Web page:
I Am Not a Feminist

BY SUV PRADHAN
May 21, 2011

Men are more ambitious while women tend to focus more on love and relationships. Do you agree?

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There are a few people I know, who not only talk but also practise their values in their lives. I have a few friends who aren't afraid to play basketball with boys and who do not shy away from confronting men who harass them in public places. But I cannot do so. Although I may give many excuses like how clumsy I am, or that the boys easily outnumbered me, the bottom line is that I'm scared, scared of the consequences of standing up against them. This is one of the reasons why I consider myself to be a non-feminist in spite of being a woman and believing in gender equality.

A few months ago, I posted a status on Facebook that went, “I don’t want to be defined by my prettiness, but sometimes I don’t mind it either.” Clearly, this shows my desire towards looking good. I usually don’t mind looking shabby on a casual day out, but during a party, I make sure that I look good. This means that looking pretty is important to me. It is becoming more difficult to be indifferent towards the comments I receive about my looks. No matter how hard I try, I find myself influenced by what people say because everyone is increasingly concerned about appearances.

I think that I fall under the category of women who love dressing up to impress, please and probably even make others envious. I don’t have my own view about my dressing style and I can’t even stand for my own style. For example, every time I go out with my family, I either succumb to my mother’s wishes or take support from my brother about how I ought to dress up. My dad teases me saying that I am still not old enough to dress up as I please, in spite of my age. If it is difficult for me to stand up for my own choices within my family, you might be able to imagine how much strength I would require to stir up my society and bring about change.

I remember once one of my uncles said that men and women are equal in all aspects apart from their physical strength. At that time, this got me very angry because I believed that men and women should be equal even with respect to physical strength. I blamed traditional views of a patriarchal society that made sure that women never made it to the top. I derived my hypothesis by trying to discern the historical context that has made men and women so different physically. During the Stone Age, women were restricted to taking care of homes and rearing children while men went out to hunt. This, then, led to women’s body to adapt to work that requires less physical strength. And that’s why, I concluded, women weren't as strong as men.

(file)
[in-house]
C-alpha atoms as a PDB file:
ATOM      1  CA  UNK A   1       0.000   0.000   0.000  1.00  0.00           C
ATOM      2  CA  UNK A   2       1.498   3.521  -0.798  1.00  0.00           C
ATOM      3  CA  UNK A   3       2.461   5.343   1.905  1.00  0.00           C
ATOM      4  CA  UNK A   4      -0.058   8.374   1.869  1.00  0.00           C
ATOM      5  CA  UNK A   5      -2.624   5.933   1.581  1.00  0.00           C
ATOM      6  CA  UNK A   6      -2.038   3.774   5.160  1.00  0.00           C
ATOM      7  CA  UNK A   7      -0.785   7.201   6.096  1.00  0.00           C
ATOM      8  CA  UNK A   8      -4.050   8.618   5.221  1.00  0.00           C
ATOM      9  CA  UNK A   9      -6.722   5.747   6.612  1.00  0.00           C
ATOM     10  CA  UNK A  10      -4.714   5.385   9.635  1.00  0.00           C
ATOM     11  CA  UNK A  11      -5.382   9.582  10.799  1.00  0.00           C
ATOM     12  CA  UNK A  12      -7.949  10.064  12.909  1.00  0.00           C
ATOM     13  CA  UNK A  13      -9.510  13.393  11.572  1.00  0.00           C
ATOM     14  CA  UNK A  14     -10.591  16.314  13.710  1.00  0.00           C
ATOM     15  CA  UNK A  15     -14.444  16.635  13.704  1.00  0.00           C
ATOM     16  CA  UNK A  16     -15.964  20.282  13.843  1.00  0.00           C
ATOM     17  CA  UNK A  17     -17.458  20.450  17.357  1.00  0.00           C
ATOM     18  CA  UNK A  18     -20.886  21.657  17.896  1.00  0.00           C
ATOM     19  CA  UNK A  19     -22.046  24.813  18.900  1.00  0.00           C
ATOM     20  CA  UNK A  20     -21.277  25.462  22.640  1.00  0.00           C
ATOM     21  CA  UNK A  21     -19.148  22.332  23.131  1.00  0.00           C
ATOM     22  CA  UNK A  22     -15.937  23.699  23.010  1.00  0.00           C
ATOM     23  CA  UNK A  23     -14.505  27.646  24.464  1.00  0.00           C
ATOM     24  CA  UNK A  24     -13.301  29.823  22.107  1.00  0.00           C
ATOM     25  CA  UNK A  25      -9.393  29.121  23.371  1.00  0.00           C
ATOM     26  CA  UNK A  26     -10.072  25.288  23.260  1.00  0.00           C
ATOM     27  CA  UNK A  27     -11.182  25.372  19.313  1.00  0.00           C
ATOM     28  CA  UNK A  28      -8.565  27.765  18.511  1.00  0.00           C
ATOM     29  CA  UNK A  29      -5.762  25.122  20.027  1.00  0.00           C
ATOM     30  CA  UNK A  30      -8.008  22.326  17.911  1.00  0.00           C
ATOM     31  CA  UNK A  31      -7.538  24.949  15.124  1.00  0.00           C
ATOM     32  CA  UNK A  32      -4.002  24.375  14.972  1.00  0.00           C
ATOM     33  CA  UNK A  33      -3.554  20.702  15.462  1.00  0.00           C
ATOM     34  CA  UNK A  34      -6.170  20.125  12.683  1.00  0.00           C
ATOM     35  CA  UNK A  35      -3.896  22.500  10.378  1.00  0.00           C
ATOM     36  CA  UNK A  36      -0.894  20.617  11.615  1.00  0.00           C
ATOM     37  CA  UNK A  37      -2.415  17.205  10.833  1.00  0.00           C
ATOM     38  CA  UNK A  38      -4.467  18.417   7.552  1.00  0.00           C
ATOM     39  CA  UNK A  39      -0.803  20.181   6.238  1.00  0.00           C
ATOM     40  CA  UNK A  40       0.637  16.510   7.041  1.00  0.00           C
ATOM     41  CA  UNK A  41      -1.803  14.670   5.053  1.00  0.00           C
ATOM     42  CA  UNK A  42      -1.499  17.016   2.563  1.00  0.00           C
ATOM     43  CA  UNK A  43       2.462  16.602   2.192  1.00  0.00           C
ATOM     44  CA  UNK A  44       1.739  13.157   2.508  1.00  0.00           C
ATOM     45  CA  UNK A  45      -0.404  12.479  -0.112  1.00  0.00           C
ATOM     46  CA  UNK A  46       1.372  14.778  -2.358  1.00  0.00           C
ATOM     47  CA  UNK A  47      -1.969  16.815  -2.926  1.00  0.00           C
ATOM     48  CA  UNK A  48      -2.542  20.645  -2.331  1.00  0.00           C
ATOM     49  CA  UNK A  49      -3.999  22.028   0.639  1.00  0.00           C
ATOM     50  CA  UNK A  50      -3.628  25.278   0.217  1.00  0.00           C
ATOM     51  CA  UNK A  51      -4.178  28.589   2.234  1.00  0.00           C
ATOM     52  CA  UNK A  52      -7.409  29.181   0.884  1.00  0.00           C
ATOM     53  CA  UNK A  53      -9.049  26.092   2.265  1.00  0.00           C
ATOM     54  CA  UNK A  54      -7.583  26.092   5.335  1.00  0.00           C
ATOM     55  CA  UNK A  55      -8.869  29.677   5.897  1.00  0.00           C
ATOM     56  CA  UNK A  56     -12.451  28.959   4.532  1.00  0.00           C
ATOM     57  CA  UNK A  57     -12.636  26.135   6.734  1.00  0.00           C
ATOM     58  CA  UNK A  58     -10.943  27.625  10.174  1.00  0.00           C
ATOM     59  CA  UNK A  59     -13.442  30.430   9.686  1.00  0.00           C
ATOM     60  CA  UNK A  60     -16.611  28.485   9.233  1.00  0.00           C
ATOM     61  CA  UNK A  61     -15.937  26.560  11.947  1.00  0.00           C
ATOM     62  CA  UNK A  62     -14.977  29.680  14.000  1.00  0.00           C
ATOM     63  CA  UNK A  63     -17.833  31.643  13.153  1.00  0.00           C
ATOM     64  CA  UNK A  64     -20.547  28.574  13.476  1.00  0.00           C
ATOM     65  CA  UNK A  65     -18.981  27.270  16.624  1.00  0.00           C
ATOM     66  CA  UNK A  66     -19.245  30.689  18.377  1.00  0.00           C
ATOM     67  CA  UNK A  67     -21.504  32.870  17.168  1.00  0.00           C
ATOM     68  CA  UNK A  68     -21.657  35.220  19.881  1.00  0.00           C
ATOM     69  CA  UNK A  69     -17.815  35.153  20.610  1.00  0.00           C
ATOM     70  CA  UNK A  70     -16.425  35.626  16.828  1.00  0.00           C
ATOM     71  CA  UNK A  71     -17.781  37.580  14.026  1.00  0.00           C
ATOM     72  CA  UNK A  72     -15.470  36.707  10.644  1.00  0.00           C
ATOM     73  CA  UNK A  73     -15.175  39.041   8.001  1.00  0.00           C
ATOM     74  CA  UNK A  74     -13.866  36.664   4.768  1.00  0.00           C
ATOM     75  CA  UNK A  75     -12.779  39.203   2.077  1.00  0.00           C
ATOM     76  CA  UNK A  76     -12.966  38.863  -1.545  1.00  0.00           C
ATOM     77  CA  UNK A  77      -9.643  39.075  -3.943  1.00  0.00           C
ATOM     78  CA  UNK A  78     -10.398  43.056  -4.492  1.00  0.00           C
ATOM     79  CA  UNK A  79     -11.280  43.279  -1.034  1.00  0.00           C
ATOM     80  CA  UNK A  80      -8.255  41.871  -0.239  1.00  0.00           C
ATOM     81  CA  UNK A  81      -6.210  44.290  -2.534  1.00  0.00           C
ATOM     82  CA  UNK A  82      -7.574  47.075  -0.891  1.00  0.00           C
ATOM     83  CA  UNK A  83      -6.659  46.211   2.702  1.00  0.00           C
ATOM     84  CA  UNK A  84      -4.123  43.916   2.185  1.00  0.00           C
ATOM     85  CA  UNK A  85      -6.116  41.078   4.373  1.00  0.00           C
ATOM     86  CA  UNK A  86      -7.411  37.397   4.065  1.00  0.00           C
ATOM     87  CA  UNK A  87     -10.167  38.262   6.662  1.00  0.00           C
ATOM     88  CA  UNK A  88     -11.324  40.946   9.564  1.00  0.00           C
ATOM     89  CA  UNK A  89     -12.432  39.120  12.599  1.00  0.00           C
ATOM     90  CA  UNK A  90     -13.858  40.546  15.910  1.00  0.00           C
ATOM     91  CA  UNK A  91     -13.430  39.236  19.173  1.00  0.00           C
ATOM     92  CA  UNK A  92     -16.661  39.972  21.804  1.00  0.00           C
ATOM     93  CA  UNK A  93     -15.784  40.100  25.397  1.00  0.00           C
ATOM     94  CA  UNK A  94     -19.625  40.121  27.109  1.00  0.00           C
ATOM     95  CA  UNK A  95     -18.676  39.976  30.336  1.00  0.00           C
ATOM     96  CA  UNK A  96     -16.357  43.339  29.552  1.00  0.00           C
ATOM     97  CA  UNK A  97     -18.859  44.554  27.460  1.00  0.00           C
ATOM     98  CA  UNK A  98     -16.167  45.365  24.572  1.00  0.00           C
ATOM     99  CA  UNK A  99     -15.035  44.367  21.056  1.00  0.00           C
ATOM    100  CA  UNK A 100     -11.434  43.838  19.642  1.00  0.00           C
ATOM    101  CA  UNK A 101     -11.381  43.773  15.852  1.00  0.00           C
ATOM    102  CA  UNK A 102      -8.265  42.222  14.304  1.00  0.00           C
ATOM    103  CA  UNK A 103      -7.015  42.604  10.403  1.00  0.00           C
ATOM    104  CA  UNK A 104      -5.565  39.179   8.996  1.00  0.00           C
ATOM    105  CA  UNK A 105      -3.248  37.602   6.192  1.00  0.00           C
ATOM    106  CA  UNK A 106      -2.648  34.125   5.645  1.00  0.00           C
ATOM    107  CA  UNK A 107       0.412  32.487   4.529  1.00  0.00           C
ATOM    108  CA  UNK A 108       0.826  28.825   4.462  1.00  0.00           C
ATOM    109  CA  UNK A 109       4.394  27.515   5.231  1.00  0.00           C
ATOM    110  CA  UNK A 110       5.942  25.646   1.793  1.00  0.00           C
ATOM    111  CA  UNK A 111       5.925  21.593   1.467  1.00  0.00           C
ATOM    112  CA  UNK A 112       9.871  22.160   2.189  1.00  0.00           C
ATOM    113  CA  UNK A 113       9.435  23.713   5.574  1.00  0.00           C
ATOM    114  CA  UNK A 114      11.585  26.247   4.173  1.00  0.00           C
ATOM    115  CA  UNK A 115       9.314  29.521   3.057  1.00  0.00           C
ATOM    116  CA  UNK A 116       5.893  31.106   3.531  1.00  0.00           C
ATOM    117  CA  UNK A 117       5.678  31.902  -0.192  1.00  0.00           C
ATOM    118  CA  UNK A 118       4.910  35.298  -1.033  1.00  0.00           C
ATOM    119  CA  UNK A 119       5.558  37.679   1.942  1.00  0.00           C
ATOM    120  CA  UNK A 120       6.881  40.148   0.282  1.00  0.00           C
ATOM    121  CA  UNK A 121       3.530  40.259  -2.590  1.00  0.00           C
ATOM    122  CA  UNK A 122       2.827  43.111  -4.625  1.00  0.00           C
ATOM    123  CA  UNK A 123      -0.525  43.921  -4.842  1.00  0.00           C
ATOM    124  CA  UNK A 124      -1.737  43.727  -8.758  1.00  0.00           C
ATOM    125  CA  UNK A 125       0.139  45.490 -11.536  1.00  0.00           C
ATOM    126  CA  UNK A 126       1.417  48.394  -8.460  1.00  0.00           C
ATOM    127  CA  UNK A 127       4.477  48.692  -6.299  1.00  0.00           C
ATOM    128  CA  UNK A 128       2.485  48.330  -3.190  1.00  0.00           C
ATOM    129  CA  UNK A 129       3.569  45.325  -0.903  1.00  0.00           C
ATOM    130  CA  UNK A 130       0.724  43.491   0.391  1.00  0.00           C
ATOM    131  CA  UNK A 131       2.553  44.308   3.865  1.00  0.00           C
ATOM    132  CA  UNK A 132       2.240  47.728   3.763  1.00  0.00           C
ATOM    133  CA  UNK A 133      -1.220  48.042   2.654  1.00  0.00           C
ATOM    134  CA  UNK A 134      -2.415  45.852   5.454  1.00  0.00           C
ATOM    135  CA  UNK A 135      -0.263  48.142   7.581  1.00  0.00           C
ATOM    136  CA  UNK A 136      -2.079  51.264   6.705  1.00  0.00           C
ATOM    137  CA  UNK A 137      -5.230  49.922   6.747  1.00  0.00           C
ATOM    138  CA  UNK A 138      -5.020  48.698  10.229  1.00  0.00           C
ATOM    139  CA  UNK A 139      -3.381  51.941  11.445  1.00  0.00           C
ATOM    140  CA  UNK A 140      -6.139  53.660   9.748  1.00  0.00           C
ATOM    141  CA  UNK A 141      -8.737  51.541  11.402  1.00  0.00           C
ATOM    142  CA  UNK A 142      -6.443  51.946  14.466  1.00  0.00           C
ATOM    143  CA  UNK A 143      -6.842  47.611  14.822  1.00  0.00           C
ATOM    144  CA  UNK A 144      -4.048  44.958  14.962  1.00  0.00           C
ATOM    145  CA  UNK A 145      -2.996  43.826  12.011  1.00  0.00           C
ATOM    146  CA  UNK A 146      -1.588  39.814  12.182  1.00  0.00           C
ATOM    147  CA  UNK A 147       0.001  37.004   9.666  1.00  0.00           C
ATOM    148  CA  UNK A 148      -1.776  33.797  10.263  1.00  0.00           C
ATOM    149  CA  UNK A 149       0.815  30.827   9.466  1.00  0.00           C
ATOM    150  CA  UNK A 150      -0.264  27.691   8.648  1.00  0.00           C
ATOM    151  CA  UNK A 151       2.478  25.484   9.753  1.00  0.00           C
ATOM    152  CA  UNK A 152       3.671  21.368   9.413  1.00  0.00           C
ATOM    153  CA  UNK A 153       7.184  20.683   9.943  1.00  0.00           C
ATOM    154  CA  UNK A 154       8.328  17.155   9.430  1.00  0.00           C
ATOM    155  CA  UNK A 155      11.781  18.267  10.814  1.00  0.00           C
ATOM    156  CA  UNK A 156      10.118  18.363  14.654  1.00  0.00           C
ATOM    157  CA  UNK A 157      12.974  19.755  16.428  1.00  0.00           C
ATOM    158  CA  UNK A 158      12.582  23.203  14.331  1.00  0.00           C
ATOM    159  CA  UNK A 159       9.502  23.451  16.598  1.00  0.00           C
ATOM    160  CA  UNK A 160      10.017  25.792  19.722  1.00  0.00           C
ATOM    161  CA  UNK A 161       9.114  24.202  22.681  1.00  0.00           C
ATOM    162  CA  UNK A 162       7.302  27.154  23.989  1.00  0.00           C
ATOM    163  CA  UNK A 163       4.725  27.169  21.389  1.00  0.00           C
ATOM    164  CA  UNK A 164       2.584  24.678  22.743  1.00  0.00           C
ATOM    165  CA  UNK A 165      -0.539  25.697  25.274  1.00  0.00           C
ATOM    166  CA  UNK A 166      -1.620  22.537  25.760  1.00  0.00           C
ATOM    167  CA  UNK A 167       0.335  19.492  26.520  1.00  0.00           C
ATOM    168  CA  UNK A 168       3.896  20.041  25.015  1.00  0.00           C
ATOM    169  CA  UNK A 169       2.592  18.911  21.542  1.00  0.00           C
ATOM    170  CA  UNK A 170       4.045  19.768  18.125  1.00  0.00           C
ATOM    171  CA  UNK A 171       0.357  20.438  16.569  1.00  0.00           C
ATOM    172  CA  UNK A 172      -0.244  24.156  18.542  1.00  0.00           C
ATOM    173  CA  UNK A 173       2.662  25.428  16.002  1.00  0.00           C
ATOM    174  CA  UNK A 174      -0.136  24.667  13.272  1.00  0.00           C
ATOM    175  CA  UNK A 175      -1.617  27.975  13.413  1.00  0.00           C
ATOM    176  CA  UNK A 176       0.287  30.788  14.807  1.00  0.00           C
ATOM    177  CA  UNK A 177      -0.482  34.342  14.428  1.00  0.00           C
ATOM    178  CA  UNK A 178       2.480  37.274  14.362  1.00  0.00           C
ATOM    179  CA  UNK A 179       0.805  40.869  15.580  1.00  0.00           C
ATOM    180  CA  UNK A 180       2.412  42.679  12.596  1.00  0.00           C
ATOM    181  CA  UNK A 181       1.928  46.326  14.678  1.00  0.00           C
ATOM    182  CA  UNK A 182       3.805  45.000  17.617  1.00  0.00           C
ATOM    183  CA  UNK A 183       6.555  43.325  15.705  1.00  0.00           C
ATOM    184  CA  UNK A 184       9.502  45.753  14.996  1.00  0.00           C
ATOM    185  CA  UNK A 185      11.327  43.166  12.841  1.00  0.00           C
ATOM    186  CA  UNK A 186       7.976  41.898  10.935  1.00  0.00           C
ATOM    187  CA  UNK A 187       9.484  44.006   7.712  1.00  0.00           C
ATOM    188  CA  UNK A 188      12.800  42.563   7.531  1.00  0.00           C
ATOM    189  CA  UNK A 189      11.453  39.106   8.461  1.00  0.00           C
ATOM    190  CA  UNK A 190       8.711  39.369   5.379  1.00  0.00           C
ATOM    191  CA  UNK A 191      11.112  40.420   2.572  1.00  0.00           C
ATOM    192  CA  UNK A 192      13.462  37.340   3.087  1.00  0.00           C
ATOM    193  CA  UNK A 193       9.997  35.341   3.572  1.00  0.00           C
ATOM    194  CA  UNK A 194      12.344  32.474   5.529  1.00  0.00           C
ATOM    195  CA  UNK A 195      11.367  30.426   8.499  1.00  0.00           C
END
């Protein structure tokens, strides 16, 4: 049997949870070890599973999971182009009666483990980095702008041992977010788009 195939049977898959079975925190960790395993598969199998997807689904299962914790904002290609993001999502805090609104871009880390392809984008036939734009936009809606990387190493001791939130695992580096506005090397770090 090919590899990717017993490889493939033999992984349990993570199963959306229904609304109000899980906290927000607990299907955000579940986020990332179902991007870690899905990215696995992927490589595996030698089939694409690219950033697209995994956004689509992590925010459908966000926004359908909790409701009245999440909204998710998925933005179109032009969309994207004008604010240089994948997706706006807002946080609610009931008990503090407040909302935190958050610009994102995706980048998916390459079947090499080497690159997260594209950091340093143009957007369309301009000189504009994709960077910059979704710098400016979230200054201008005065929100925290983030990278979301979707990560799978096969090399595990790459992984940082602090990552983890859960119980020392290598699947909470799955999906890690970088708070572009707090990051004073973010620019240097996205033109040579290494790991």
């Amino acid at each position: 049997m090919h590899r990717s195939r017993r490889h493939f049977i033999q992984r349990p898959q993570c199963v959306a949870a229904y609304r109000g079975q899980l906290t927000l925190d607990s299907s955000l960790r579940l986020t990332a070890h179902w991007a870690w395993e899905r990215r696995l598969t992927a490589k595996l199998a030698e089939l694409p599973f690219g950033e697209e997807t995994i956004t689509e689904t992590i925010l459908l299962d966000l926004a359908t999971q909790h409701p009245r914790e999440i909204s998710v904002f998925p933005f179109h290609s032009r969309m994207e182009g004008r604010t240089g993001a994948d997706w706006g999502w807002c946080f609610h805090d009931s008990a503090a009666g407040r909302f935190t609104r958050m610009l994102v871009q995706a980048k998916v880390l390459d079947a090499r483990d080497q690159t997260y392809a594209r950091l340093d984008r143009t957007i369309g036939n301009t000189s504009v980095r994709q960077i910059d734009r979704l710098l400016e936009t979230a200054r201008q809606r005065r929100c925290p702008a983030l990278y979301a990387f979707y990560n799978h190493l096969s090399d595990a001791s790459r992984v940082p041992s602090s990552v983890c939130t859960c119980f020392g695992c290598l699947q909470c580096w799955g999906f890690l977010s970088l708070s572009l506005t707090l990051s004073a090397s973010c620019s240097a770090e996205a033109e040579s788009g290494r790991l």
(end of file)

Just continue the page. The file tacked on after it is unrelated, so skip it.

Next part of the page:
But now as I reflect on this issue, I realise that men and women are quite different from one another. Women, apart from being physically "weaker", are also more emotional. Men, on the other hand, are far less expressive with their emotions. It seems that men are more ambitious while women tend to focus more on love and relationships. So how can men and women be the same?

To say that men and women are different in some ways, however, does not mean that what they do has to be mutually exclusive. While I might believe in the distribution of domestic chores as well as sharing of financial responsibilities between husband and wife, I have never taken the initiative to mend broken things or buy small daily items or even pay bills which my brother does. I would rather continue to feel lazy and stay at home in my designated work area of the kitchen. My brother hasn’t learnt how to cook dinner and nobody at home forces him to do so. Unlike with me.

My mother comes home from office and goes straight to kitchen because nobody besides her, my grandmother and I cook at home. So how can I be a feminist? Not only do I shy away from stepping into the "manly" duties my brother fulfills, I also continue to participate silently in the discrimination I face at home on a daily basis. I cannot blame my laziness all the time and neither can I blame the ways of my home. I know that I can change if I want to, but the problem is that I don’t feel the need. So how can I be called a feminist?

I don’t believe in celebrating Women's Day, simply because this day reminds me of our weakness and our need of a day to celebrate our womanhood.

Until recently I was confused whether to call myself a feminist or not but now I know where I stand. I say that I don’t believe in celebrating Women's Day, simply because this day reminds me of our weakness and our need of a day to celebrate our womanhood. The real problem lies in the fact that I cannot do anything alone. All the so called women's rights activists participate on this day in some rally, shouting slogans. They organise different programmes that reflect upon the need to uplift women's status in society and hence the importance of Women's Day. And then they go back home, enter their kitchens and prepare meals for their husbands and children as silent and obedient wives and mothers.

At least I have finally come clean by saying that I am not a feminist, not yet. But believe me I’m trying, trying really hard to become one. I have finally come to the conclusion that instead of searching for similarities between men and women, I’ll move on by accepting and being proud of the differences. Yes, I’m not a feminist yet, but consider this – are you?

 

This article was first published in V.E.N.T! in April 2011.